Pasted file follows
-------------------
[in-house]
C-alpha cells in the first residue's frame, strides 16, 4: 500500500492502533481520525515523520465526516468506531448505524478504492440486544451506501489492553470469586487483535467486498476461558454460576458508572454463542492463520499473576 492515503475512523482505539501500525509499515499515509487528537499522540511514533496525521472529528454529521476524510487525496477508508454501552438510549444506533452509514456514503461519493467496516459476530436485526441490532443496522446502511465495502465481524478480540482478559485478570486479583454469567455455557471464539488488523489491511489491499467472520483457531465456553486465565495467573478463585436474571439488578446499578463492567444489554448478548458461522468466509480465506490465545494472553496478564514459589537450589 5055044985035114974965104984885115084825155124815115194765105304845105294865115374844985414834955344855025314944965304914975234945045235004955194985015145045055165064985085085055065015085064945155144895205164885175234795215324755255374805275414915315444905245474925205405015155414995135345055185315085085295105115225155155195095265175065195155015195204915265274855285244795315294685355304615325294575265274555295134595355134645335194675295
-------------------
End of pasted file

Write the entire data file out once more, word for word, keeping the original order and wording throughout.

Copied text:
[in-house]
C-alpha cells in the first residue's frame, strides 16, 4: 500500500492502533481520525515523520465526516468506531448505524478504492440486544451506501489492553470469586487483535467486498476461558454460576458508572454463542492463520499473576 492515503475512523482505539501500525509499515499515509487528537499522540511514533496525521472529528454529521476524510487525496477508508454501552438510549444506533452509514456514503461519493467496516459476530436485526441490532443496522446502511465495502465481524478480540482478559485478570486479583454469567455455557471464539488488523489491511489491499467472520483457531465456553486465565495467573478463585436474571439488578446499578463492567444489554448478548458461522468466509480465506490465545494472553496478564514459589537450589 5055044985035114974965104984885115084825155124815115194765105304845105294865115374844985414834955344855025314944965304914975234945045235004955194985015145045055165064985085085055065015085064945155144895205164885175234795215324755255374805275414915315444905245474925205405015155414995135345055185315085085295105115225155155195095265175065195155015195204915265274855285244795315294685355304615325294575265274555295134595355134645335194675295